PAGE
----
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Yalemzerf Yehualaw, Amos Kipruto win London Marathon

Yalemzerf Yehualaw
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Ethiopian Yalemzerf Yehualaw became the youngest female runner to win the London Marathon, while Kenyan Amos Kipruto earned the biggest victory of his career in the men’s race.

Yehualaw, 23, clocked 2:17:26, prevailing by 41 seconds over 2021 London champ Joyciline Jepkosgei of Kenya.

Yehualaw tripped and fell over a speed bump around the 20-mile mark. She quickly rejoined the lead pack, then pulled away from Jepkosgei by running the 24th mile in a reported 4:43, which converts to 2:03:30 marathon pace; the women’s world record is 2:14:04.

Yehualaw and Jepkosgei were pre-race favorites after world record holder Brigid Kosgei of Kenya withdrew Monday with a right hamstring injury.

On April 24, Yehualaw ran the fastest women’s debut marathon in history, a 2:17:23 to win in Hamburg, Germany.

She has joined the elite tier of female marathoners, a group led by Kenyan Peres Jepchirchir, the reigning Olympic, New York City and Boston champion. Another Ethiopian staked a claim last week when Tigist Assefa won Berlin in 2:15:37, shattering Yehualaw’s national record.

Joan Benoit Samuelson, the first Olympic women’s marathon champion in 1984, finished Sunday’s race in 3:20:20 at age 65.

LONDON MARATHON: Results

Kipruto, 30, won the men’s race in 2:04:39. He broke free from the leading group in the 25th mile and crossed the finish line 33 seconds ahead of Ethiopian Leul Gebresilase, who said he had hamstring problems.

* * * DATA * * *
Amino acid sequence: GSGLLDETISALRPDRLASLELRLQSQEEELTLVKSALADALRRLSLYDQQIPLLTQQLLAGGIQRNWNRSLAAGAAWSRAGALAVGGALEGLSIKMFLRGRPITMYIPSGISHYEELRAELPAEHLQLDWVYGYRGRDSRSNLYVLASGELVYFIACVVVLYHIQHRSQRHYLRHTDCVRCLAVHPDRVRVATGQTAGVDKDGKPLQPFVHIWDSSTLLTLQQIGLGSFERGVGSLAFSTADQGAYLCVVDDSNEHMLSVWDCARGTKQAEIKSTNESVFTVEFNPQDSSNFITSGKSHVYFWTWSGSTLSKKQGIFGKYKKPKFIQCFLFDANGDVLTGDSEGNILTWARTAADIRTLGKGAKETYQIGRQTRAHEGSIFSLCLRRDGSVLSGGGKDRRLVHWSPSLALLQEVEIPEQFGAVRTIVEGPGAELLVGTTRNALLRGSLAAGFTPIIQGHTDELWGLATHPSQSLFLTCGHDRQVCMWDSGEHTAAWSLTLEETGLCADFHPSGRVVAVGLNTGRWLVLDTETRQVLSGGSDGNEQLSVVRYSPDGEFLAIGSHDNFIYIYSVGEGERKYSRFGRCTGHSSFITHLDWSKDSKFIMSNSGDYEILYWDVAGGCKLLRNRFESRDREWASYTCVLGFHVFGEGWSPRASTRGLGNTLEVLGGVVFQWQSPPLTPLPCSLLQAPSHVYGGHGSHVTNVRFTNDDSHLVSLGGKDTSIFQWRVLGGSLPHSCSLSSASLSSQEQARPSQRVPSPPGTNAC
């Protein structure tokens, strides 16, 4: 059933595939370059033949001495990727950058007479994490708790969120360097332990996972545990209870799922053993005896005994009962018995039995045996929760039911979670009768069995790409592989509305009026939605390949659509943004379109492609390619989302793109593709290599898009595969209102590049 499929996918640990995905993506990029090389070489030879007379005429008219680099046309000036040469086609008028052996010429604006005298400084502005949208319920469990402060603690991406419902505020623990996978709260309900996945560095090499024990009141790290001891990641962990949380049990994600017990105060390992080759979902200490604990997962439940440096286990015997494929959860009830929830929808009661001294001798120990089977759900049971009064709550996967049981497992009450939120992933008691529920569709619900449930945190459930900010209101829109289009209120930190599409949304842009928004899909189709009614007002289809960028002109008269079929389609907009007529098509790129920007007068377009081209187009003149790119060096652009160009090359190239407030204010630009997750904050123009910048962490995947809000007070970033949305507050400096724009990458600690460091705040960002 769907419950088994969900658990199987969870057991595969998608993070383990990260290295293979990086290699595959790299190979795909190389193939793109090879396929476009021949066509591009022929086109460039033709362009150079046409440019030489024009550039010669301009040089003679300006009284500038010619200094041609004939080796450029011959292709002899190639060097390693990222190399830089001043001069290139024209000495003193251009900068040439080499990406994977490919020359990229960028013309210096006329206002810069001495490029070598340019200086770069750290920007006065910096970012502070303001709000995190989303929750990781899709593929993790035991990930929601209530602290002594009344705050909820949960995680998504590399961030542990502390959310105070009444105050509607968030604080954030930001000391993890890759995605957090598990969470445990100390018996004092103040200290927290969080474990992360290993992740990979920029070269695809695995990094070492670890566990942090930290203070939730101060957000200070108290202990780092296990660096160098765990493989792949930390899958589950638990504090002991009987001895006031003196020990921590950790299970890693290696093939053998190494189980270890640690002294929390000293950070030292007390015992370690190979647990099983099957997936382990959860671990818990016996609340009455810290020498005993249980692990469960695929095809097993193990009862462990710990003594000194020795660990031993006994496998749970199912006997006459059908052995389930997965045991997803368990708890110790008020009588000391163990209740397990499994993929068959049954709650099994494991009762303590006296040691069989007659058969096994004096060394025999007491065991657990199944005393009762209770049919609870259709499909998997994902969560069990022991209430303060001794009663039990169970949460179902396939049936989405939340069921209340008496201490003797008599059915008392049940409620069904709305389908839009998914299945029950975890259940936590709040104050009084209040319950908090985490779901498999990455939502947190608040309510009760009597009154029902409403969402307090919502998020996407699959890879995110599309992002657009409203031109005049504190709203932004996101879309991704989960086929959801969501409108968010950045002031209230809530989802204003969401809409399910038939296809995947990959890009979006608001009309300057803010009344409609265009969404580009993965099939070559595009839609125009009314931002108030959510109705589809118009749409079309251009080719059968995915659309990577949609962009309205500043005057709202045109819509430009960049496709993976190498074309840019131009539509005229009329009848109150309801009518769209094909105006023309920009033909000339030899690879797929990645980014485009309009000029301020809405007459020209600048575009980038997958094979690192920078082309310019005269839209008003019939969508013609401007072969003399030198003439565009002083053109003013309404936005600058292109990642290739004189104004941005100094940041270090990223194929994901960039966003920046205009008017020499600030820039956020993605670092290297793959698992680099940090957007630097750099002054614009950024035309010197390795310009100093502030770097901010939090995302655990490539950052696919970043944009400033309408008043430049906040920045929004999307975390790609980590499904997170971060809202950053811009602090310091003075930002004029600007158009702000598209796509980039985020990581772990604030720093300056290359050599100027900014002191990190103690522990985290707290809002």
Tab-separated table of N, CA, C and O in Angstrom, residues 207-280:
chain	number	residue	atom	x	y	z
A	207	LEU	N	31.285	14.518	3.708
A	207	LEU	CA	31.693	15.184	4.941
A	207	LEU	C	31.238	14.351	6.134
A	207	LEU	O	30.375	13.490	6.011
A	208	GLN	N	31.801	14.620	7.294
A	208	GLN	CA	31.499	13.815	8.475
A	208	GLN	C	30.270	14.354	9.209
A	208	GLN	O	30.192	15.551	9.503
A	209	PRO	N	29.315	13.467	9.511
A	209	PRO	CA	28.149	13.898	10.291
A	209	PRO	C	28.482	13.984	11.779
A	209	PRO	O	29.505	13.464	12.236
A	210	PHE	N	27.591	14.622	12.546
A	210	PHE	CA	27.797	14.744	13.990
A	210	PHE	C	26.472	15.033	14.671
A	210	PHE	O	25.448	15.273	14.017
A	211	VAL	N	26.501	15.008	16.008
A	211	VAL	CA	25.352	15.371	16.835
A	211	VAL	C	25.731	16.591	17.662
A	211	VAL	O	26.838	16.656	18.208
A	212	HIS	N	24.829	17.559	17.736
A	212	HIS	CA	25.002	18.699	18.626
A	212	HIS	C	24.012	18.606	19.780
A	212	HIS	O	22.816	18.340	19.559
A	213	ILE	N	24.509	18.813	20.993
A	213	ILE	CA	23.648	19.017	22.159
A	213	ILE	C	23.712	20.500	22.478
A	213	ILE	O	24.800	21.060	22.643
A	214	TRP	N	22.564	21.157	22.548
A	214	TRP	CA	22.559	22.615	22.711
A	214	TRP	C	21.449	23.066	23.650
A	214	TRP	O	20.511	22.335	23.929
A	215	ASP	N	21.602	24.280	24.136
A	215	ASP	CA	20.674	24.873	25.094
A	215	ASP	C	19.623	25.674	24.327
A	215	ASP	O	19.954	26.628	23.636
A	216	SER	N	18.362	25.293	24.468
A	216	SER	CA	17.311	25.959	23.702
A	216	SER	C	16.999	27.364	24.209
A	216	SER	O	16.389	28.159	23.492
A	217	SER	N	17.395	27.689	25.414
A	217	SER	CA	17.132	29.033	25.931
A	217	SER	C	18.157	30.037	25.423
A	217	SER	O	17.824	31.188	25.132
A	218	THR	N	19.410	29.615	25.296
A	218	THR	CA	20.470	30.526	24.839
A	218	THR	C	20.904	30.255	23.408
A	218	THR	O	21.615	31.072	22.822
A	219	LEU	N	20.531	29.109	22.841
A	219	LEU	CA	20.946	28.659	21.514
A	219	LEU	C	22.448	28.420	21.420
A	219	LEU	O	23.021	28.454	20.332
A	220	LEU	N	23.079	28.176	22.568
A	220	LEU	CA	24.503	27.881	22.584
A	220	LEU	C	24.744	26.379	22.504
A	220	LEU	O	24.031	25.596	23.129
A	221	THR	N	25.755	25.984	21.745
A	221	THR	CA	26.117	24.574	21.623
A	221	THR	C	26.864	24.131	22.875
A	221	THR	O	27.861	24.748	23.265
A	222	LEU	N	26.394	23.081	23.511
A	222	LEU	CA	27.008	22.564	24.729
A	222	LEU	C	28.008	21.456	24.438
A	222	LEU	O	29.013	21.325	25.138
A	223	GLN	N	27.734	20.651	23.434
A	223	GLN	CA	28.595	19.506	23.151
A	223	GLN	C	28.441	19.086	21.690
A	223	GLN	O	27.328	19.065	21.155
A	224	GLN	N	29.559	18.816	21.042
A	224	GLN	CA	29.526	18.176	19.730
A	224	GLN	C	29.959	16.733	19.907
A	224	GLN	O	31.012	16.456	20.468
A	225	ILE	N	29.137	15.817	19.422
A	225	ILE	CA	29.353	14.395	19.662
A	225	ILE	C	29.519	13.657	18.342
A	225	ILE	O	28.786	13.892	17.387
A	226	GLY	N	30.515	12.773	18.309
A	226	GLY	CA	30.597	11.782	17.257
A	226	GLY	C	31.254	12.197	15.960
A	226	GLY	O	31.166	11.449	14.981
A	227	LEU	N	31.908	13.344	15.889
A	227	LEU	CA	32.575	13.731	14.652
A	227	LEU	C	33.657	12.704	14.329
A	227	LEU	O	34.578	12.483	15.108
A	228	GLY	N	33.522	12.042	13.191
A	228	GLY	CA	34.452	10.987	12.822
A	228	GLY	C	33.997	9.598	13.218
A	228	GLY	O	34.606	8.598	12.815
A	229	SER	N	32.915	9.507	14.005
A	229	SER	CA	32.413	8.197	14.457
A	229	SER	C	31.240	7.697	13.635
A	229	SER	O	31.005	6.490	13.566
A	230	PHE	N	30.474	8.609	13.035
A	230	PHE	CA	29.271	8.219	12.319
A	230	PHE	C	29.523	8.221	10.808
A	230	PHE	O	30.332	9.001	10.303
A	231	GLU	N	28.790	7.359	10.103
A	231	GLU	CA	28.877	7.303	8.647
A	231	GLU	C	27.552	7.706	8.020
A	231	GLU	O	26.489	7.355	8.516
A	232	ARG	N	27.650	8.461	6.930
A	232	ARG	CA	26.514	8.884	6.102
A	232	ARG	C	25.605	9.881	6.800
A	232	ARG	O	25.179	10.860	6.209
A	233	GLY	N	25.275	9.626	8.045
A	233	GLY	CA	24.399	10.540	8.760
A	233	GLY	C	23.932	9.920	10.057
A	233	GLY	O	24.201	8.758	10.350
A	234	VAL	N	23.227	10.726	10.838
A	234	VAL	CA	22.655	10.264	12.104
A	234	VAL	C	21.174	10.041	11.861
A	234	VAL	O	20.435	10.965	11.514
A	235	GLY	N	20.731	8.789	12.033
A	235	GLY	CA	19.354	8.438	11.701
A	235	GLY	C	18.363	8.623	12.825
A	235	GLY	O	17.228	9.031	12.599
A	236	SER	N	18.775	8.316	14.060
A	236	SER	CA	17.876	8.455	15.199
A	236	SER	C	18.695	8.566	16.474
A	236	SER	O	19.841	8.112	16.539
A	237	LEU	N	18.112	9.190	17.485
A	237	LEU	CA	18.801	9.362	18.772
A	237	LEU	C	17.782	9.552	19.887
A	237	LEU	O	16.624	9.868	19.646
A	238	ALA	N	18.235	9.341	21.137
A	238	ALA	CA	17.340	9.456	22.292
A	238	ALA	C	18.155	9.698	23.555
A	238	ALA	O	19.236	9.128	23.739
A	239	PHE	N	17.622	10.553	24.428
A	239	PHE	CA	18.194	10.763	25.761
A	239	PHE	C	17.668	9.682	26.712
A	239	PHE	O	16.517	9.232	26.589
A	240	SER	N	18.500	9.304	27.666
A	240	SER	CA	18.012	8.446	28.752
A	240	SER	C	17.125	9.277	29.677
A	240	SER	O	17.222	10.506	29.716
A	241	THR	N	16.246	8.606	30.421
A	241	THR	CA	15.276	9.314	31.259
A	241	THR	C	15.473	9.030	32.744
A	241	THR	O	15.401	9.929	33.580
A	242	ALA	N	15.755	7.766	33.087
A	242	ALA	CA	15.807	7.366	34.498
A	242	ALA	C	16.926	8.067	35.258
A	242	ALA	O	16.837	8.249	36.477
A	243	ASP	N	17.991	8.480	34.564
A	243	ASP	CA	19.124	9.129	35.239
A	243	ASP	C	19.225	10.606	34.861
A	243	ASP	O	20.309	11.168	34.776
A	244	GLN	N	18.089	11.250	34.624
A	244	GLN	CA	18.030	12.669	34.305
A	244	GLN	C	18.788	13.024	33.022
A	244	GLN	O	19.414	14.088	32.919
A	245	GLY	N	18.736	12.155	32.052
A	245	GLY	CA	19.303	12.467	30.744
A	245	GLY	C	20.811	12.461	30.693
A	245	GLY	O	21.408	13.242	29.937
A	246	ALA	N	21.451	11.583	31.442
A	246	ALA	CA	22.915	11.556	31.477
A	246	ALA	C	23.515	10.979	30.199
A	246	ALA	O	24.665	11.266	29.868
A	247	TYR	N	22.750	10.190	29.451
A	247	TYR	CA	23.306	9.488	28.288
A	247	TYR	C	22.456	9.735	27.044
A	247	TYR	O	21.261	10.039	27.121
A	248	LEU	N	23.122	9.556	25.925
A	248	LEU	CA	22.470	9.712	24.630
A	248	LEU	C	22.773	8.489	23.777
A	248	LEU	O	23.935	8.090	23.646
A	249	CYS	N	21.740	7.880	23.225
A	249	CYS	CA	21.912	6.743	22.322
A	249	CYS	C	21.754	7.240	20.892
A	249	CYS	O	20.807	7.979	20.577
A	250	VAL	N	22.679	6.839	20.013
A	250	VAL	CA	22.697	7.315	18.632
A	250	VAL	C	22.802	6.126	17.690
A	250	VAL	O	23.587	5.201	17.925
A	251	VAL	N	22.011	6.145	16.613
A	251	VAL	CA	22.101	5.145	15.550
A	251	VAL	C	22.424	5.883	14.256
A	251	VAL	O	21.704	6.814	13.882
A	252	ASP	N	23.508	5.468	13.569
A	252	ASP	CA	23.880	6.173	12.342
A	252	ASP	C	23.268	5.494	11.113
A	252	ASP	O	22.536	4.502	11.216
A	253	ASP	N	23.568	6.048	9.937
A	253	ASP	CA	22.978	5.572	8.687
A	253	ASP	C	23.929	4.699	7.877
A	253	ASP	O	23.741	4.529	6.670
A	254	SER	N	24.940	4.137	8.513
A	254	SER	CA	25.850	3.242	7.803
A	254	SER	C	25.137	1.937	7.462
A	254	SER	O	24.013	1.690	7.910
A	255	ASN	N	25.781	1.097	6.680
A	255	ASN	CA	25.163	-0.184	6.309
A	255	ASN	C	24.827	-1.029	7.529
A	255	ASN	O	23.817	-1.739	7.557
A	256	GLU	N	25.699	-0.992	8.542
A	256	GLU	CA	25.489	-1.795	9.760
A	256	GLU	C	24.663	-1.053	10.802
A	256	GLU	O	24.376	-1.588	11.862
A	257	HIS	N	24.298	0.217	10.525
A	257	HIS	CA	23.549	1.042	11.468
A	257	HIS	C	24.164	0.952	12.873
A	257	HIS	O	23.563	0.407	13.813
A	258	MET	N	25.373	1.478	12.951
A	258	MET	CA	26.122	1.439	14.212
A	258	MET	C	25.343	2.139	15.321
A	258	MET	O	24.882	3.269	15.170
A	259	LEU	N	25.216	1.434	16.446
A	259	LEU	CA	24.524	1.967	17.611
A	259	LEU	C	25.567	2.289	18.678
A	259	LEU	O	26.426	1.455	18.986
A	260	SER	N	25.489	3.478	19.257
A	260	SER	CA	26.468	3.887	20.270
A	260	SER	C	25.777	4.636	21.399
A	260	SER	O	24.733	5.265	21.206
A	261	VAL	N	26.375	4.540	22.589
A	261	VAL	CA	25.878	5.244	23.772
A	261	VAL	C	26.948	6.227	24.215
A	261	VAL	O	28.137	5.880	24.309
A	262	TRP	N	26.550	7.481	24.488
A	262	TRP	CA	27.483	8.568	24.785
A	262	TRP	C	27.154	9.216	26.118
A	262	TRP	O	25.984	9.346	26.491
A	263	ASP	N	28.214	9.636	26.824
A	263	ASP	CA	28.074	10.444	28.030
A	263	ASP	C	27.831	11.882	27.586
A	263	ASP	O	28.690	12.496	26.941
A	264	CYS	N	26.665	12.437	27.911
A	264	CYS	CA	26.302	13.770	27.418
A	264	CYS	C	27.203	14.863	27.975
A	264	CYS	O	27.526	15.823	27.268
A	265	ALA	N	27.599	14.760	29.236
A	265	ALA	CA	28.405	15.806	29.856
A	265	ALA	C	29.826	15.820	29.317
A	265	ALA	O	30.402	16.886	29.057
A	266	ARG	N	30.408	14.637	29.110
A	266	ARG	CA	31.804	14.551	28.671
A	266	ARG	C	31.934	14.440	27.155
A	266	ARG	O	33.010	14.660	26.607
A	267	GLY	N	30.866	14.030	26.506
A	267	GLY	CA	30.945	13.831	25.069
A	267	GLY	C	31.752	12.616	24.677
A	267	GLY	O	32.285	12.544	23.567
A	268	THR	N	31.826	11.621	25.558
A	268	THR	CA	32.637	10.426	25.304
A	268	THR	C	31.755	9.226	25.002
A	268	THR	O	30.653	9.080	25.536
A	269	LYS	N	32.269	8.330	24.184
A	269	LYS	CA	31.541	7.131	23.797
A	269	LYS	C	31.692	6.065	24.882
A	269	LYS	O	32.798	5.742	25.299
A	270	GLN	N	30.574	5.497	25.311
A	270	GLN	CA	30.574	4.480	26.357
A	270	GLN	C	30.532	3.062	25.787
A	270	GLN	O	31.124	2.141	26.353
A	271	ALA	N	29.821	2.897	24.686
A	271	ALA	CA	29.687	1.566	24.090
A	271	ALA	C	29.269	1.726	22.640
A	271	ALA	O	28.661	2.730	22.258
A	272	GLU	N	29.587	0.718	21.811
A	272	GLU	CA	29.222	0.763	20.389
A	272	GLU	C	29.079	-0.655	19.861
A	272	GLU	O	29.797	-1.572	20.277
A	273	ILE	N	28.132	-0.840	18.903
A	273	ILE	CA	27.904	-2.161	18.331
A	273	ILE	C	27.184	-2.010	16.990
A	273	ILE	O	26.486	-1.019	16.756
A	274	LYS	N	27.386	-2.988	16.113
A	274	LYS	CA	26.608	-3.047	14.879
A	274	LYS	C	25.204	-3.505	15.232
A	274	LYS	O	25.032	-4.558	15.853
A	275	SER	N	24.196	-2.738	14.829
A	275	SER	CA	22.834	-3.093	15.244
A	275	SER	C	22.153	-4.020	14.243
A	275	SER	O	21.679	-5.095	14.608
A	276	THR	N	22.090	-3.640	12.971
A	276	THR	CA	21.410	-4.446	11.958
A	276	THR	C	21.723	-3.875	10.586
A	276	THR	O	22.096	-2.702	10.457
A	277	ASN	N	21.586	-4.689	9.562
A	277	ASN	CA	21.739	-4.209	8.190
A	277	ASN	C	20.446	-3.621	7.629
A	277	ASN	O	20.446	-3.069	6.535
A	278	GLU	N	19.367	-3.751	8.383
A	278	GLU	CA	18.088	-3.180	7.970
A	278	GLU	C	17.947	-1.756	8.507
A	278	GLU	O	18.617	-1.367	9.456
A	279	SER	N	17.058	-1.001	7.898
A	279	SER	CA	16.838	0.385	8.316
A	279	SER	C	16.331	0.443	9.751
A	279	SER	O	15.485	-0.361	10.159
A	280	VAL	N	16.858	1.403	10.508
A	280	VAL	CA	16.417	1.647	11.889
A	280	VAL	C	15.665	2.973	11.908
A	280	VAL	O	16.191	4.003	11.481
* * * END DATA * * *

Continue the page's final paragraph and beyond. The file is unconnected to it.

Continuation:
Kipruto, one of the pre-race favorites, had never won a major marathon but did finish second behind world record holder Eliud Kipchoge in Tokyo (2022) and Berlin (2018) and third at the world championships (2019) and Tokyo (2018).

Ethiopian Kenenisa Bekele, the second-fastest marathoner in history, was fifth after being dropped in the 21st mile. His 2:05:53 was the fastest-ever marathon by a runner 40 years or older. Bekele ran his personal best at the 2019 Berlin Marathon — 2:01:41 — and has not run within four minutes of that time since.

The major marathon season continues next Sunday with the Chicago Marathon, headlined by a women’s field that includes Kenyan Ruth Chepngetich and American Emily Sisson.

London returns next year to its traditional April place after being pushed to October the last three years due to the pandemic.

MORE: Bekele looks ahead to Kipchoge chase after London Marathon